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καὶ οἱ μὲν—the description of the last battle has been much admired both in ancient and in modern times. Dionysius Hal. quotes much of it and praises it warmly; it is also commended by Lucian, and by Gibbon, Gray, Macaulay.

ᾐσθάνοντο—sc. πληροῦντας τὰς ναῦς.

ὅπερ πάσχουσιν—sc. οἱ ἄνθρωποι, which is very often omitted thus; e.g. Plat. Crat. 387C ὀνομάζοντες γάρ που λέγουσι τοὺς λόγους.

σφίσιν—i.e. Nicias and his men.

αὐτοῖς—prob.=to them, i.e. τοῖς στρατιώταις: but Classen takes it to mean by them, i.e. τοῖς στρατηγοῖς.

ἀνεκάλειcalled by name, )( ἀποκαλεῖν.

πατρόθεν τε ἐπονομάζωνmentioning the father's name as well (ἐπ-). Cf. Aristot. Ath. Pol. 21.4 ταύτας ἐπονομόσας τριττῦς.

αὐτοὺς ὀνομαστὶ—does not add any fresh information, but heightens the impressiveness of the description.

φυλήν—men were officially addressed by the name of their deme; but here the tribe is chosen because of its military character.

τό τε καθ᾽ ἑαυτόν κ.τ.λ.admonishing those who had any reputation of their own not to be false to it. τὸ καθ᾽ ἑαυτόν is taken as object of προδιδόναι, and the schol. explains it as τὴν οἰκείαν ἀρετήν; but elsewhere in Thuc. τὸ καθ᾽ ἑαυτὸν means either (1) in person, used adverbially, as in Dem. 21.140 τὸ καθ᾽ ἑαυτὸν ὅπως δύναται, Aristoph. Eq. 513 χορὸν αἰτοίη καθ᾽ ἑαυτόν, or (2) his own division; and it may well be used in the former sense here. But it should be connected with what follows, in the sense ὑπῆρχε λαμπρότητός τι τὸ καθ᾽ ἑαυτόν, the order being modified for the sake of the antithesis with τὰς π. ἀρετάς.

οἱ πρόγονοι—observe the sentiment in which the last appeal of Nicias is grounded. Thuc knew well that the reverence felt by his countrymen for the past was excessive; cf. l. 22 below. Pericles also certainly discouraged this excess and tried to direct the A. to the future. But Thuc. is right in making N. lay stress on the glory of the past here, and no doubt N. really did so. ἀρετὰς is deeds of valour as usual.

ἀφανίζειν—contrasted with ἐπιφανεῖς.

πατρίδος τῆς ἐλευθερωτάτης—the order puts emphasis on the adj., and the statement is true of Athens itself; but she had unduly neglected the claims of her subjects and thus enabled Sparta to raise the cry of ἐλευθερία by which a great part of Greece was deluded.

ὑπομιμνῄσκων—this word is often used when people are reminded of something dear to them and absent, for which they fecl a longing (πόθος).

τῆς ἐν αὐτῇ κ.τ.λ. = “ ὅτι ἑκάστῳ ἐν αὐτῇ ἀνεπιτάκτως διαιτᾶσθαι ἔξεστι.’ Classen. ‘It is noteworthy that this special feature of the great democracy should be the one picked out at such an hour as this as the thing which had gone further than anything to endear Athens to her children.” Freeman . Pericles in the Funeral Oration says ‘In our daily intercourse we are as tolerant as in our public life . . . we are not angry with our neighbour for doing as he pleases.’ II. 37.2.

ἄλλα τετε joins λέγων to the preceding words.

τοῦ καιροῦ—cf. c. 2

οὐ πρὸς τὸ δοκεῖν κ.τ.λ.all that men would say, not guarding against seeming to talk commonplaces, and urging what does duty on all occasions (ὑπὲρ ἁπάντων) to the same effect about wives and children and ancestral gods; still because they think it to be useful, they appeal to it.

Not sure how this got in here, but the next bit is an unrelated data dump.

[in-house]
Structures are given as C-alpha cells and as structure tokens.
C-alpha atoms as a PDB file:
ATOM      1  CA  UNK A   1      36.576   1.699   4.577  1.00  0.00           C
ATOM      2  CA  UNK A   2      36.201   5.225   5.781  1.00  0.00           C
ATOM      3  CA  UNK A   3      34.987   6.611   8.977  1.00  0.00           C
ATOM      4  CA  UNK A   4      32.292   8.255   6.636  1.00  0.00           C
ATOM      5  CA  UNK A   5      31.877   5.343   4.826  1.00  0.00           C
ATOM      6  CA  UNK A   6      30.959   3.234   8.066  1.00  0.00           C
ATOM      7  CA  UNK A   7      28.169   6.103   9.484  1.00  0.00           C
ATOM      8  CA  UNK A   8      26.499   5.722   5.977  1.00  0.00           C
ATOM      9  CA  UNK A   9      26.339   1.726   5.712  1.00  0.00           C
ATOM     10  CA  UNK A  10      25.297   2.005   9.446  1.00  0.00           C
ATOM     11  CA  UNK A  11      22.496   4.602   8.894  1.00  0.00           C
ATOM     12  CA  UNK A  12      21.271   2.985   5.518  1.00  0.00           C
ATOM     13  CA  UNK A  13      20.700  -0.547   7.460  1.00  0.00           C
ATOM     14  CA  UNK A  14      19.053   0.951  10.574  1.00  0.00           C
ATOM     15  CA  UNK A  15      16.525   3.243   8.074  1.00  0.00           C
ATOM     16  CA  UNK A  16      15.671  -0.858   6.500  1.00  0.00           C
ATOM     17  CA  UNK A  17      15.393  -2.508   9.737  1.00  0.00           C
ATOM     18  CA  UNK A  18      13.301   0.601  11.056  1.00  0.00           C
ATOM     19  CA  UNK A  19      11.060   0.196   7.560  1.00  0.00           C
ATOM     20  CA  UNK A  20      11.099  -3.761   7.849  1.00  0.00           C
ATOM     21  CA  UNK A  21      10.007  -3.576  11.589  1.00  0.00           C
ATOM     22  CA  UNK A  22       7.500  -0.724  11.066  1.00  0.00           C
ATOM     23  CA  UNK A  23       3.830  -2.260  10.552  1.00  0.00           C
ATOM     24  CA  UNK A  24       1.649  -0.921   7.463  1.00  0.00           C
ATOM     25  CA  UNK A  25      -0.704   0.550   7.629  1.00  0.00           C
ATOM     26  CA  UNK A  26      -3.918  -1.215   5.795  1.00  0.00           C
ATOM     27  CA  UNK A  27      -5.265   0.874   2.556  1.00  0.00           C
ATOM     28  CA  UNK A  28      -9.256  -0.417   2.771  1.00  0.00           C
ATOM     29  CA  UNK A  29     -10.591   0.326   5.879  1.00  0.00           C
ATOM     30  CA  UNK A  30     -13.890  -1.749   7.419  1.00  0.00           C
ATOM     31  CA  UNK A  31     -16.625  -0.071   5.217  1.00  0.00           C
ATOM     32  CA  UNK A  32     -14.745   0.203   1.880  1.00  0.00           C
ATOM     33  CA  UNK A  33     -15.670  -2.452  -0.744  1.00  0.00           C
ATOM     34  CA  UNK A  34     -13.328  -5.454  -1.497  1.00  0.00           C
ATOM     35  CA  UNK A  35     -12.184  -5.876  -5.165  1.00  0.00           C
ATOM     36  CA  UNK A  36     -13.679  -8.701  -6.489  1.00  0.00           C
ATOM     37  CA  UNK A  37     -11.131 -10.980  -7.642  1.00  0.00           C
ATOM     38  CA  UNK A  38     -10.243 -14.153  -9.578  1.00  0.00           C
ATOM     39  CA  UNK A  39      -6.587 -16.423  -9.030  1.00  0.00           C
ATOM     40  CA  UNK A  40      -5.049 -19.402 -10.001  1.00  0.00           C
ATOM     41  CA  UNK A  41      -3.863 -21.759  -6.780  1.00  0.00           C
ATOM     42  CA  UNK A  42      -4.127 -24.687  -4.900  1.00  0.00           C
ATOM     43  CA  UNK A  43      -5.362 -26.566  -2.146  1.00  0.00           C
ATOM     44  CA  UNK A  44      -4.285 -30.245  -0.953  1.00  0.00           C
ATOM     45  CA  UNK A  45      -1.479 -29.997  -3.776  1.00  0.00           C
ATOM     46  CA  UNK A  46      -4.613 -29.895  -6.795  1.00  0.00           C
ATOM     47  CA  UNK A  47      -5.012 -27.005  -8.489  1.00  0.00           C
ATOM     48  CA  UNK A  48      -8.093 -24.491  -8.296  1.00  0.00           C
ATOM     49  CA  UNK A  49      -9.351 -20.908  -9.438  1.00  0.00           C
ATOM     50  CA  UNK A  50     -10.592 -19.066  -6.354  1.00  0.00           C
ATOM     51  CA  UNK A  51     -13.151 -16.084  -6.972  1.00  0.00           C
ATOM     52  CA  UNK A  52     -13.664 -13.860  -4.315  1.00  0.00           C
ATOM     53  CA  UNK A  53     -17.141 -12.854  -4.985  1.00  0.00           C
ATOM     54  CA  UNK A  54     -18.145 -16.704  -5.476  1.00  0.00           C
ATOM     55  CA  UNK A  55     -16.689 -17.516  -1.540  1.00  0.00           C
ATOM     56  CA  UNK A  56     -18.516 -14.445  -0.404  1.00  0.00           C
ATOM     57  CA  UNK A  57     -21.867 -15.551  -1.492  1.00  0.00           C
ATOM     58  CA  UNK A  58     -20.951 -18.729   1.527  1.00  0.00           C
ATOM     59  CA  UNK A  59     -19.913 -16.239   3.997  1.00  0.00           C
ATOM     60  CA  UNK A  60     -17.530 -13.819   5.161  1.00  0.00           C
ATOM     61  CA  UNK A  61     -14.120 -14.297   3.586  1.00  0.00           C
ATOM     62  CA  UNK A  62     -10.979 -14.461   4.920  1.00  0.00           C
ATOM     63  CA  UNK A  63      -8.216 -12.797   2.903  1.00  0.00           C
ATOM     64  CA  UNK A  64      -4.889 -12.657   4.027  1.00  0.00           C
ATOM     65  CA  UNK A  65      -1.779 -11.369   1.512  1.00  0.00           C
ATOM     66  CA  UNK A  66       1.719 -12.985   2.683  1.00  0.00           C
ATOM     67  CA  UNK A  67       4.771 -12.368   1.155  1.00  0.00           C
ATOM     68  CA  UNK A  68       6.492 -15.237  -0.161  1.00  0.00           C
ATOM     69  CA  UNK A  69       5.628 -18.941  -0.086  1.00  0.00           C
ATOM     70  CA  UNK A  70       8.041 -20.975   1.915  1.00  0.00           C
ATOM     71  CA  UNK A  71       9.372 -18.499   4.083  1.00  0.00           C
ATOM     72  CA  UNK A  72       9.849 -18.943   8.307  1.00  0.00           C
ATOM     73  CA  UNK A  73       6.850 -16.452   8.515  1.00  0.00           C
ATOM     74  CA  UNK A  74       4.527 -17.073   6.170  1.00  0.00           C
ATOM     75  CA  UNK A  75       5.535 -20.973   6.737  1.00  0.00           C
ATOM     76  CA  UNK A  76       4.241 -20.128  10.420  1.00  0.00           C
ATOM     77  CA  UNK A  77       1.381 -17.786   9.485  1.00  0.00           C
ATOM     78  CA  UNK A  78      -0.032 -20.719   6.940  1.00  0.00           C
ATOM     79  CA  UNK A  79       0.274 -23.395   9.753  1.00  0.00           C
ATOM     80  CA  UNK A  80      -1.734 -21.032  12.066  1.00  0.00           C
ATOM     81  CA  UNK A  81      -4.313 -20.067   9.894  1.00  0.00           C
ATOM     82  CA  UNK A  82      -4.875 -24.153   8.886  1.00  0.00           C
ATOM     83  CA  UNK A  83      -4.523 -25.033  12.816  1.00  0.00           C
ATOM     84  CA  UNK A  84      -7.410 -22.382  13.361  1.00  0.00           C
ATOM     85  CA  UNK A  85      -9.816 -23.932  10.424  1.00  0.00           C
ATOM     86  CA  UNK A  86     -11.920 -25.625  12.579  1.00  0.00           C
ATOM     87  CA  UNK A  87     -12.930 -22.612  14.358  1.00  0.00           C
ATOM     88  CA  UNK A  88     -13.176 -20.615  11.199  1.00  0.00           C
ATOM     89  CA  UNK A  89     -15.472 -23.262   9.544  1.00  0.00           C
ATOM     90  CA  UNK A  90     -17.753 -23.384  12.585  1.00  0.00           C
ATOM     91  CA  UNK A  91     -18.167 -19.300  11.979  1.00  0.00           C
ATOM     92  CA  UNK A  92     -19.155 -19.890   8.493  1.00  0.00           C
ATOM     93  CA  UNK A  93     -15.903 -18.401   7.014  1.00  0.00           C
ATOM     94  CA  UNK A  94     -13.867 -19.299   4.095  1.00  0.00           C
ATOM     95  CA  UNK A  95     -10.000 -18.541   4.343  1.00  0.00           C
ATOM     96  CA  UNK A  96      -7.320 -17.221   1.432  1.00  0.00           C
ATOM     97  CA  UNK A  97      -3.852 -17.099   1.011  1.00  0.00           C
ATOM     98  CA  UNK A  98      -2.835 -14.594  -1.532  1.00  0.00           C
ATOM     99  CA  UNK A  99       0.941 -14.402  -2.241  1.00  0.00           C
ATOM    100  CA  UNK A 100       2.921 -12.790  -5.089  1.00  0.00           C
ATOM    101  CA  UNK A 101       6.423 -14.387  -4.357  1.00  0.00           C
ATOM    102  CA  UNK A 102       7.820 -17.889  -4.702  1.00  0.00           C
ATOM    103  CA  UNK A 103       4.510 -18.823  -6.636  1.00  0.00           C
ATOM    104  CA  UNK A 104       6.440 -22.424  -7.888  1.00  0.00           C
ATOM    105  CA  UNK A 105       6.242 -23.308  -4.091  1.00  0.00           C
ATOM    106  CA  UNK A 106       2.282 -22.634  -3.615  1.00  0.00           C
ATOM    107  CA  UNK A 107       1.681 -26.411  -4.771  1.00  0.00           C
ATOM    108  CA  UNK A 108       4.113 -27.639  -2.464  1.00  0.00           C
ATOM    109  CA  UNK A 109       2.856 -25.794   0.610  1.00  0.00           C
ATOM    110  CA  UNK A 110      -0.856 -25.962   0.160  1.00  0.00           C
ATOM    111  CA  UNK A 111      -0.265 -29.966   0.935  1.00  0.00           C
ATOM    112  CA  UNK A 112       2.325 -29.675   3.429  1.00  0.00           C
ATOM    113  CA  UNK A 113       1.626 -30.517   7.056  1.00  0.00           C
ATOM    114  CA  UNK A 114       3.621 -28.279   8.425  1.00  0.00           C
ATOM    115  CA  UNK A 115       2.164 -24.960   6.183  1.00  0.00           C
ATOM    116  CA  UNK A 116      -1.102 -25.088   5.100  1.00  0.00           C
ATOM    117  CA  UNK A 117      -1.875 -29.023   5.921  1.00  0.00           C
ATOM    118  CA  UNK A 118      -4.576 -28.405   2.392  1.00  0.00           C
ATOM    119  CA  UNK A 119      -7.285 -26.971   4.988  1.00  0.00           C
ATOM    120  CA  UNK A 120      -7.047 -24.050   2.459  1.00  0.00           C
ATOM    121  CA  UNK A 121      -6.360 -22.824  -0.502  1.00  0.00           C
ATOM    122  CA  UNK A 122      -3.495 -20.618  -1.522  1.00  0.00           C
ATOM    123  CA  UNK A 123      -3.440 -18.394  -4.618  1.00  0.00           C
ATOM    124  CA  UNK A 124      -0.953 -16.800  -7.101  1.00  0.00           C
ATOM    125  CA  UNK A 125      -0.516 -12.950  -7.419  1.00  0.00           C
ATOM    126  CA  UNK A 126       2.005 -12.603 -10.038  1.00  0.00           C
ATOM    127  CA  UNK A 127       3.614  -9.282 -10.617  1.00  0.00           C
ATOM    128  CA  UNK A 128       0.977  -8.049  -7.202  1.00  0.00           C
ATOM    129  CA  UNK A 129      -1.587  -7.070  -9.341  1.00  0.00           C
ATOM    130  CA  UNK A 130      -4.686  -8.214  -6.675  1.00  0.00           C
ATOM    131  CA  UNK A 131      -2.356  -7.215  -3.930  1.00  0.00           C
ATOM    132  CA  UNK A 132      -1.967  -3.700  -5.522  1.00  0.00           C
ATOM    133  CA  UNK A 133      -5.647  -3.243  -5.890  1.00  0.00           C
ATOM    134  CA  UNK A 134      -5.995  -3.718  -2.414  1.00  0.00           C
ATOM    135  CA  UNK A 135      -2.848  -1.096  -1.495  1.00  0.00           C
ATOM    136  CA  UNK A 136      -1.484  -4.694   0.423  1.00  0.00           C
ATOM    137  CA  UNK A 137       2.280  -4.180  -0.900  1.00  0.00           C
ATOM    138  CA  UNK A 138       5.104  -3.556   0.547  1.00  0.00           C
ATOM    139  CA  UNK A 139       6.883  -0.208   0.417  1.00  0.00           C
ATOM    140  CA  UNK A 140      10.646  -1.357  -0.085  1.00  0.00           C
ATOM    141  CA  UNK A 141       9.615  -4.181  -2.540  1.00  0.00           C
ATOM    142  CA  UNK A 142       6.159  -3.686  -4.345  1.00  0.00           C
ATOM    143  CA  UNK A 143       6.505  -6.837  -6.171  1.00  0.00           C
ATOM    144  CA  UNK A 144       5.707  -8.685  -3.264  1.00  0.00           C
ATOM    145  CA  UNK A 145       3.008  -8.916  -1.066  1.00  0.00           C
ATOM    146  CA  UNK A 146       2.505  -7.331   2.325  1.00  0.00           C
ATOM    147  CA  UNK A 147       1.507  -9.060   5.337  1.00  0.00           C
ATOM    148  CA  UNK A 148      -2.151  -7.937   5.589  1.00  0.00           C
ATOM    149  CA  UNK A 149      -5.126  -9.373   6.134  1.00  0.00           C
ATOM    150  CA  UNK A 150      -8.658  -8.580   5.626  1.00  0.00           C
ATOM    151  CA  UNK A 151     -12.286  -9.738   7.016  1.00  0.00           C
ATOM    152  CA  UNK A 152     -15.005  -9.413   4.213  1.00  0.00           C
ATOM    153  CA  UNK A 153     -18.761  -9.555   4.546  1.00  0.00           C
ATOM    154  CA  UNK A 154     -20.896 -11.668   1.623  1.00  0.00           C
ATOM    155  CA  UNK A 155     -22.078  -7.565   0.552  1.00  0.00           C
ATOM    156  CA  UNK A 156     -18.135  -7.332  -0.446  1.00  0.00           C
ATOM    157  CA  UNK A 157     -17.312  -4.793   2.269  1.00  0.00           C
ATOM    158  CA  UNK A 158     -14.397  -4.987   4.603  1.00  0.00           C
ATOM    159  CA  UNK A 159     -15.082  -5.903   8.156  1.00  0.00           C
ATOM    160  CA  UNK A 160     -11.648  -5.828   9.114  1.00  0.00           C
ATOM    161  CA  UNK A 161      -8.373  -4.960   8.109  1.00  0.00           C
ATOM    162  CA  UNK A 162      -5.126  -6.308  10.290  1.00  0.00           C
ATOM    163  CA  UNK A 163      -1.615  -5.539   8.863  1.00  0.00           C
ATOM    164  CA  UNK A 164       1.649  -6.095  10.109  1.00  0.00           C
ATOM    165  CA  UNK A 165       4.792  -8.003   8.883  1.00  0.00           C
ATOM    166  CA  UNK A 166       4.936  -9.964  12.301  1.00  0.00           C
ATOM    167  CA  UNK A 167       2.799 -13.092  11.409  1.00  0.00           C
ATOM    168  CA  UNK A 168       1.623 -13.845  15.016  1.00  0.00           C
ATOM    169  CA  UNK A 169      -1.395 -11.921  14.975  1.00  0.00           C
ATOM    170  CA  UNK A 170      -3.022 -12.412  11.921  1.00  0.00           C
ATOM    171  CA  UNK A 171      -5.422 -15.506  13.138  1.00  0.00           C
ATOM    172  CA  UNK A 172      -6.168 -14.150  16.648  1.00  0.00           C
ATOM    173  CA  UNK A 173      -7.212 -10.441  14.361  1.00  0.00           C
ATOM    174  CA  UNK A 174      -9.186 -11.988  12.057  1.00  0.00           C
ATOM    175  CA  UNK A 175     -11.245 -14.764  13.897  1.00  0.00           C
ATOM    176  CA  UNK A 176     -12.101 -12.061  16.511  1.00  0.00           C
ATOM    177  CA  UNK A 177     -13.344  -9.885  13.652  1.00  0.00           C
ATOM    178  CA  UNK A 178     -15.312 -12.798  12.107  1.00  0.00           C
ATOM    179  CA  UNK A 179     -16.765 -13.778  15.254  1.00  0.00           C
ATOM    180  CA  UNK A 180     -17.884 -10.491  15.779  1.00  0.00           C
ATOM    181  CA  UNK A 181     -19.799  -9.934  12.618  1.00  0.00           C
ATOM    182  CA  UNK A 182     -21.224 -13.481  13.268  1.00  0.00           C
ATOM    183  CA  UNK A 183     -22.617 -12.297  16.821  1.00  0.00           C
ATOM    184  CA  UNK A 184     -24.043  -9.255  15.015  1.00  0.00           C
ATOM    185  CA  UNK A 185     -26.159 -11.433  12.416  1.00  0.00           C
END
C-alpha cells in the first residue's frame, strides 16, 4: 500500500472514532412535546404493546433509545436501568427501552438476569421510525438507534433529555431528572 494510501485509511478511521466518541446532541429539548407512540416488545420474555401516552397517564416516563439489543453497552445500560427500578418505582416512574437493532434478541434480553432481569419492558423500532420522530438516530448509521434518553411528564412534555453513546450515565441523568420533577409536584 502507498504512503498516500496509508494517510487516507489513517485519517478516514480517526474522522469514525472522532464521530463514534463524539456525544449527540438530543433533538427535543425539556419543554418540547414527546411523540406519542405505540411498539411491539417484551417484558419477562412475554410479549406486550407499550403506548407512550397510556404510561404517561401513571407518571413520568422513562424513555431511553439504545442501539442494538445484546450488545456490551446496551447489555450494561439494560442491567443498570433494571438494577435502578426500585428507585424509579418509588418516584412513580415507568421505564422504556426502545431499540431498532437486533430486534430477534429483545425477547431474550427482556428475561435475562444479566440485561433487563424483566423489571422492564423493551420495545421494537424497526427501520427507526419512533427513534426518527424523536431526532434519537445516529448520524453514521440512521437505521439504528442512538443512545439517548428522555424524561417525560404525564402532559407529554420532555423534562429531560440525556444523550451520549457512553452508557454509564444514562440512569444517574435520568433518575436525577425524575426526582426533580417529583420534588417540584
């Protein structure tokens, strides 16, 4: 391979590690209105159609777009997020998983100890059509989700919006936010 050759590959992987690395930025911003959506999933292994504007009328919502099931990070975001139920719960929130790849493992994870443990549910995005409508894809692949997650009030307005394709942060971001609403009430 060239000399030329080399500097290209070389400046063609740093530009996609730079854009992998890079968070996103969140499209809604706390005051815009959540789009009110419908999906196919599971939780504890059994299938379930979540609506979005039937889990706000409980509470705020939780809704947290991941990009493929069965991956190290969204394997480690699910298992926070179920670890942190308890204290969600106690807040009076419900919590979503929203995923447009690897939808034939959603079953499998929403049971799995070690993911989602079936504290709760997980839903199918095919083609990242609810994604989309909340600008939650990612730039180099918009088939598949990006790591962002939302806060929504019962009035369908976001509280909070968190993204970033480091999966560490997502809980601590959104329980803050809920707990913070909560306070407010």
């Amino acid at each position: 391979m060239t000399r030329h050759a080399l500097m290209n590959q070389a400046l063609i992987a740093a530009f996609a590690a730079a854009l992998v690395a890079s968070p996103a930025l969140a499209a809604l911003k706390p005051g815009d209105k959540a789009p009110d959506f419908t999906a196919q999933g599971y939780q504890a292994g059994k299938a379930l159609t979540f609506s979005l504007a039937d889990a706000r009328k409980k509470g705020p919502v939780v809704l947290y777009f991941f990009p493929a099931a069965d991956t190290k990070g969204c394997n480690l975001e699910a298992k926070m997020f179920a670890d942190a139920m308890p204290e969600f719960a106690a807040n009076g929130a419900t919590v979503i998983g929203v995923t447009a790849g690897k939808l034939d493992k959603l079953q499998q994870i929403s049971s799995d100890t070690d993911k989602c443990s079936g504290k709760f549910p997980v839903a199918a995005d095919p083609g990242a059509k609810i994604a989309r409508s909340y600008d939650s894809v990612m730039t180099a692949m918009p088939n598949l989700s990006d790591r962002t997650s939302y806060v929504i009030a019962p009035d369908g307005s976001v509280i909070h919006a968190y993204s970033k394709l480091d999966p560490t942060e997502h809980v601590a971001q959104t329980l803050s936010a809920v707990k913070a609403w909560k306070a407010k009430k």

καὶ ὑπὲρ—with this καὶ supply εἴποιεν ἄν, but not ὅσα, since the influence of the relative is as usual lost in the second member of the sentence; and so Thuc eeases to tell us directly what Nicias said, and instead tells us what men always say under such circumstances. And so ἐπιβοῶνται (see note below) is added at the end. (Hitherto there have been two explanations of this καί: (1) Goller, followed by most modern edd., takes καὶ as ‘though,’ so that the following words are in apposition to ὅσα; (2) καὶ=‘and,’ joins προφερόμενα to the idea contained in οὐ πρὸς τὸ δοκεῖν . . . φυλαξάμενοι, which virtually=ἀρχαῖα, note in Jowett. Both explanations require that ἐπιβοῶνται should be considered grammatically dependent on ὅσα; but this is not likely, and καὶ ὑπὲρ κ.τ.λ. comes in very awkwardly on either of the two suppositions.) The lit. rendering is ‘and they would say things which are brought forward on all occasions.’

παραπλήσια—pred. to προφερόμενα.

ἔς τε γυναῖκας—cf. ές after many verbs of saying, as ᾁδειν, αἰνίττεσθαι, ποιεῖν (to compose).

θεοὺς πατρῴους—esp. Apollo and Zeus; prob. also Athena.

ἀλλ᾽—the influence of ὅσα being entirely lost, ἀλλ᾽ . . . ἐπιβοῶνται is contrasted with ὅσα . . . εἵποιεν ἃν οὐ φυλαξάμενοι . . ., καὶ (εἴποιεν ἂν) . . . προφερόμενα.

ἐπιβοῶνται—sc. τὰ . . . προφερόμενα. So III. 59.2 θεοὺς ἐπιβοώμενοι; VIII. 92 ἐπιβοωμένου . . . μὴ ἀπολέσαι τὴν πατρίδα. This meaning of ἐπιβοᾶσθαι to invoke=ἐπικαλεῖσθαι is not to be found in Attic prose outside Thuc.

ἀναγκαῖα—what would just suffice.

πεζὸν—see c. 60.2.

τὸν παρακλῃσθέντα διέκπλουνthe opening that had been closed, with chains. When the ζεῦγμα had been formed by the Syr., they must have left a gap in the centre to admit their own ships. Doubtless this gap could be closed with chains, as in the case of λιμένες κληστοί. See c. 70 l. 15. (None of the MSS. readings yield a satisfactory sense; παραλειφθέντα is strongly supported, but there is no sign in the narrative that there was a gap left open. In any case Thuc. has here, as elsewhere, neglected to tell us something which he should have told us.)

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hide References (10 total)
  • Commentary references from this page (10):
    • Aristophanes, Knights, 513
    • Aristotle, Constitution of the Athenians, 21.4
    • Demosthenes, Against Midias, 140
    • Plato, Cratylus, 387c
    • Thucydides, Histories, 2.37.2
    • Thucydides, Histories, 3.59.2
    • Thucydides, Histories, 7.2
    • Thucydides, Histories, 7.60.2
    • Thucydides, Histories, 7.70
    • Thucydides, Histories, 8.92
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